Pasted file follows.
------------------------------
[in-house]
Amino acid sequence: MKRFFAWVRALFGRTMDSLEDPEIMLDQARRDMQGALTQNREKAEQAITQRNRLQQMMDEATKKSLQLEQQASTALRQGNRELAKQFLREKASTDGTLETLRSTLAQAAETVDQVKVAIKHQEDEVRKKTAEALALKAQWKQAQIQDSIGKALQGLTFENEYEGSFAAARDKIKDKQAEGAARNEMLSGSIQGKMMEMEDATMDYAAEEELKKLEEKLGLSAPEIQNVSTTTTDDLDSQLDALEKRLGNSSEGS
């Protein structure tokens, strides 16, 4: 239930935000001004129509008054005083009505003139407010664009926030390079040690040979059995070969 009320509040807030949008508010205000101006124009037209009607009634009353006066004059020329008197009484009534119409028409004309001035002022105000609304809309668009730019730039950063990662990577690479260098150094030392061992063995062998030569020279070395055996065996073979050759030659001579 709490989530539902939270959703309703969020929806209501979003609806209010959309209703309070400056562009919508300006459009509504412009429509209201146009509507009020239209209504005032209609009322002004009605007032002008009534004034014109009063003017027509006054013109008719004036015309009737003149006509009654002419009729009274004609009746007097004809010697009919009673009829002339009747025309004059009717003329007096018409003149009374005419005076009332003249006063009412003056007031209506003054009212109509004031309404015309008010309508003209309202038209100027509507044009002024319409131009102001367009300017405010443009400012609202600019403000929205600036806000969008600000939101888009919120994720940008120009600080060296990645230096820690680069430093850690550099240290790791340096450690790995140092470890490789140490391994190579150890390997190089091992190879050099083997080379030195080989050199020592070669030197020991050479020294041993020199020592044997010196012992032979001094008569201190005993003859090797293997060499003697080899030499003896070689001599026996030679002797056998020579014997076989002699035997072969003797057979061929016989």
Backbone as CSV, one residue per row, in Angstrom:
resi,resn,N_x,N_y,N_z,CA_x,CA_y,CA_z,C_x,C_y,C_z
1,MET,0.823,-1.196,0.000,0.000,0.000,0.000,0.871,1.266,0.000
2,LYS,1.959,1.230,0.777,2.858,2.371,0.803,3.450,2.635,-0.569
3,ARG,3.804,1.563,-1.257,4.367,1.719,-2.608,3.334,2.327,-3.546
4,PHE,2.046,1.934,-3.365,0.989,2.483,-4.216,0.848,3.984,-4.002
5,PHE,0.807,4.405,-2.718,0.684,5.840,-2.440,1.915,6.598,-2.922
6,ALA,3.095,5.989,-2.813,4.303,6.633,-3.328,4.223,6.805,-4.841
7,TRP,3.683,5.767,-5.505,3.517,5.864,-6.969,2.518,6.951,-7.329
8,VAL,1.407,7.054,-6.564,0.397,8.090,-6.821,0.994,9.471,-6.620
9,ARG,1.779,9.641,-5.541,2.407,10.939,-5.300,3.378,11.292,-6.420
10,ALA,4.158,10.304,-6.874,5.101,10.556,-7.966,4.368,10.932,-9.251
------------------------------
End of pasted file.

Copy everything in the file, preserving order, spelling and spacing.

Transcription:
[in-house]
Amino acid sequence: MKRFFAWVRALFGRTMDSLEDPEIMLDQARRDMQGALTQNREKAEQAITQRNRLQQMMDEATKKSLQLEQQASTALRQGNRELAKQFLREKASTDGTLETLRSTLAQAAETVDQVKVAIKHQEDEVRKKTAEALALKAQWKQAQIQDSIGKALQGLTFENEYEGSFAAARDKIKDKQAEGAARNEMLSGSIQGKMMEMEDATMDYAAEEELKKLEEKLGLSAPEIQNVSTTTTDDLDSQLDALEKRLGNSSEGS
């Protein structure tokens, strides 16, 4: 239930935000001004129509008054005083009505003139407010664009926030390079040690040979059995070969 009320509040807030949008508010205000101006124009037209009607009634009353006066004059020329008197009484009534119409028409004309001035002022105000609304809309668009730019730039950063990662990577690479260098150094030392061992063995062998030569020279070395055996065996073979050759030659001579 709490989530539902939270959703309703969020929806209501979003609806209010959309209703309070400056562009919508300006459009509504412009429509209201146009509507009020239209209504005032209609009322002004009605007032002008009534004034014109009063003017027509006054013109008719004036015309009737003149006509009654002419009729009274004609009746007097004809010697009919009673009829002339009747025309004059009717003329007096018409003149009374005419005076009332003249006063009412003056007031209506003054009212109509004031309404015309008010309508003209309202038209100027509507044009002024319409131009102001367009300017405010443009400012609202600019403000929205600036806000969008600000939101888009919120994720940008120009600080060296990645230096820690680069430093850690550099240290790791340096450690790995140092470890490789140490391994190579150890390997190089091992190879050099083997080379030195080989050199020592070669030197020991050479020294041993020199020592044997010196012992032979001094008569201190005993003859090797293997060499003697080899030499003896070689001599026996030679002797056998020579014997076989002699035997072969003797057979061929016989």
Backbone as CSV, one residue per row, in Angstrom:
resi,resn,N_x,N_y,N_z,CA_x,CA_y,CA_z,C_x,C_y,C_z
1,MET,0.823,-1.196,0.000,0.000,0.000,0.000,0.871,1.266,0.000
2,LYS,1.959,1.230,0.777,2.858,2.371,0.803,3.450,2.635,-0.569
3,ARG,3.804,1.563,-1.257,4.367,1.719,-2.608,3.334,2.327,-3.546
4,PHE,2.046,1.934,-3.365,0.989,2.483,-4.216,0.848,3.984,-4.002
5,PHE,0.807,4.405,-2.718,0.684,5.840,-2.440,1.915,6.598,-2.922
6,ALA,3.095,5.989,-2.813,4.303,6.633,-3.328,4.223,6.805,-4.841
7,TRP,3.683,5.767,-5.505,3.517,5.864,-6.969,2.518,6.951,-7.329
8,VAL,1.407,7.054,-6.564,0.397,8.090,-6.821,0.994,9.471,-6.620
9,ARG,1.779,9.641,-5.541,2.407,10.939,-5.300,3.378,11.292,-6.420
10,ALA,4.158,10.304,-6.874,5.101,10.556,-7.966,4.368,10.932,-9.251